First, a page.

Using the HTML <dialog> element

By Vivek Kumar Bansal on January 21st, 2018

In HTML 5.2, dialog element was introduced. It can be used to create a dialog box such as a popup or modal window. It automatically takes care of stacking, thus eliminating the need of any custom solutions like bootstrap-modal. At the time of writing this post, it is supported only in Chrome and Opera.


The <dialog> element has two methods show and showModal that can be used to show the dialog. The main difference between the two is that showModal shows a backdrop whereas show does not. When the dialog is open, open attribute is added to the <dialog> element. The <dialog> element also has close method, which can be used to close the dialog.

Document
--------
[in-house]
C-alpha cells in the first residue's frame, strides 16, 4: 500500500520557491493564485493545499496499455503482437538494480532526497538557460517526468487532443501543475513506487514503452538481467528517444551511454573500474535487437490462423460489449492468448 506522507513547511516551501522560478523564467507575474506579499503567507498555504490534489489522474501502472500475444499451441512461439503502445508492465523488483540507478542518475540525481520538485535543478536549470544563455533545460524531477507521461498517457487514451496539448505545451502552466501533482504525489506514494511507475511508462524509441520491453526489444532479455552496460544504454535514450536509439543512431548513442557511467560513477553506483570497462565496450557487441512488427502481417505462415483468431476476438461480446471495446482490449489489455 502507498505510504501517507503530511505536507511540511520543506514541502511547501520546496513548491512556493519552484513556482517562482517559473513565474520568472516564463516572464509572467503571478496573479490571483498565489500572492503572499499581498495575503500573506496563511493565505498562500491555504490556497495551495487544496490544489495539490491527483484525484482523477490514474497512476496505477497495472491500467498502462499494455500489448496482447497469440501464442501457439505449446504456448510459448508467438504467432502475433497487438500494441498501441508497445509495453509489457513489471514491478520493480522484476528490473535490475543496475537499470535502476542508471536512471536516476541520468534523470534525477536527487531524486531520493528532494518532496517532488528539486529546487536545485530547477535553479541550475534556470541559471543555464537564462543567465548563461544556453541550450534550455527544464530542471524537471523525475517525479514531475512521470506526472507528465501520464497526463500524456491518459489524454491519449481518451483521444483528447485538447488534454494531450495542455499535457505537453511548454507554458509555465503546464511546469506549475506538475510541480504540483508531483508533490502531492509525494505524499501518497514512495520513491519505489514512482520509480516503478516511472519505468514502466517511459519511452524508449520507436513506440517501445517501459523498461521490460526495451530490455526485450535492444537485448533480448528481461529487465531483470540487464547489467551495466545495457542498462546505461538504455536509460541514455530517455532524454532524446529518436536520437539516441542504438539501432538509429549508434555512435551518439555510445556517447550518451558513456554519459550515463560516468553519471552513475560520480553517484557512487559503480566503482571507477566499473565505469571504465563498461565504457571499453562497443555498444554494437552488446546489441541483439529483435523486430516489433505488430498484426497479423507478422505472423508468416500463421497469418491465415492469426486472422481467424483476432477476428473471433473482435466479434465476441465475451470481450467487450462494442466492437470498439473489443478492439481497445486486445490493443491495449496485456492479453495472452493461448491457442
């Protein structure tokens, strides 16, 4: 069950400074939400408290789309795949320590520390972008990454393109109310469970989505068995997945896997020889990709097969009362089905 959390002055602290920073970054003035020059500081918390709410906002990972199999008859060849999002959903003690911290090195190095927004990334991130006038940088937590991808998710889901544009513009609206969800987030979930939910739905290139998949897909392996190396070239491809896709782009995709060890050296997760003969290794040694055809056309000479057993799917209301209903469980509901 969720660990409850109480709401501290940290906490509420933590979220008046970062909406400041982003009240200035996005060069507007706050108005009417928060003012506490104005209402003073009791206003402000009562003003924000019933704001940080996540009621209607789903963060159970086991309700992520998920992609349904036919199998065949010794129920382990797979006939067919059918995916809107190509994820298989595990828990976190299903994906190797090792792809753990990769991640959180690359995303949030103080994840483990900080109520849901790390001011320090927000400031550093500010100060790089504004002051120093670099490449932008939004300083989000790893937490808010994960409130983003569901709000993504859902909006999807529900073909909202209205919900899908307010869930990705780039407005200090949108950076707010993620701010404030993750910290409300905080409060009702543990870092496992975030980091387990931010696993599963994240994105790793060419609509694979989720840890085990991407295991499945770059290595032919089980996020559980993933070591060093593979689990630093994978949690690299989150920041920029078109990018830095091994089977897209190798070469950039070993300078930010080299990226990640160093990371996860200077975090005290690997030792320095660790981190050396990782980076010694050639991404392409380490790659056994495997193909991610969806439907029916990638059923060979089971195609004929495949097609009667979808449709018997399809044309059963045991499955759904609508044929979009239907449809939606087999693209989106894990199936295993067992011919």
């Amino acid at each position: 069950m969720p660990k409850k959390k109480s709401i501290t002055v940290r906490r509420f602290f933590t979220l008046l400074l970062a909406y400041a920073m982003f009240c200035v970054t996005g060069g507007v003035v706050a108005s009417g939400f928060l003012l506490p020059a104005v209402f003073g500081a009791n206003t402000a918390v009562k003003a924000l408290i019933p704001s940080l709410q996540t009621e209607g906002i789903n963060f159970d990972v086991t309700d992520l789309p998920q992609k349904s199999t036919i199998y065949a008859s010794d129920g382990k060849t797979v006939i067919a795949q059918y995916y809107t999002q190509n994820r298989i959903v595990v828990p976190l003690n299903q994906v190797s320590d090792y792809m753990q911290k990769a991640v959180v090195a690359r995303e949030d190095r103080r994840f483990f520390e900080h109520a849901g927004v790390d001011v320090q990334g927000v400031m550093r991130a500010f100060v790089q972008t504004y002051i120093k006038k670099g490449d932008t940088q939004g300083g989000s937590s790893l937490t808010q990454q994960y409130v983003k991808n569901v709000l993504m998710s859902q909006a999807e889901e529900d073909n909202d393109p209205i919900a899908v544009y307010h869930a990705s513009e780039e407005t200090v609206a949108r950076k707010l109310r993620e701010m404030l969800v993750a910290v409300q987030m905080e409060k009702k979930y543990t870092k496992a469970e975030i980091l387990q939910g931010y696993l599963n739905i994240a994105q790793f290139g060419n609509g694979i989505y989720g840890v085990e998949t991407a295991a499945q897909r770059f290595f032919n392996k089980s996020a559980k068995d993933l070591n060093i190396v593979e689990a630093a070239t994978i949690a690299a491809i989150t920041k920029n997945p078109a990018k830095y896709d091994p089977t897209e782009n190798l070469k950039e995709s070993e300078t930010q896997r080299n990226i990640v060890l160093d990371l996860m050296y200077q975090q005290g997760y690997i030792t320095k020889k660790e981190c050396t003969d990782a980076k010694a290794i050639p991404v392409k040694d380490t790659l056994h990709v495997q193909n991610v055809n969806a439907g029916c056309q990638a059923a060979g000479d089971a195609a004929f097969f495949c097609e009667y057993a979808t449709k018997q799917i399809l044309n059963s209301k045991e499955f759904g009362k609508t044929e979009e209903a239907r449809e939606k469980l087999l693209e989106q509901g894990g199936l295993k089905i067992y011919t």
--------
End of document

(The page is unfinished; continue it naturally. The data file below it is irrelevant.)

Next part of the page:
Code Example

<dialog id="modal">
  	<p>Hi! This is a modal.</p>
  	<button id="hide-modal">OK</button>
<button id="show-modal">
  Show Modal
const modal = document.getElementById("modal");
const showModalBtn = document.getElementById("show-modal");
const hideModalBtn = document.getElementById("hide-modal");

showModalBtn.addEventListener('click', () => {

hideModalBtn.addEventListener('click', () => {


It is very easy to style the dialog using CSS. ::backdrop selector can be used to style the backdrop. transition(s) do not work for animating the <dialog> element, but @keyframes animations can be used instead.

For animating the opening of a dialog, animation can be added dialog[open] and dialog::backdrop. For animating the closing of a dialog, we can add some class lets say .close to the dialog, add animation to dialog.close and dialog.close::backdrop , add an animationend event listener and remove the .close and call the close method in the callback.

You can see the code in action below:

<dialog> element can also be used with react as shown in below example: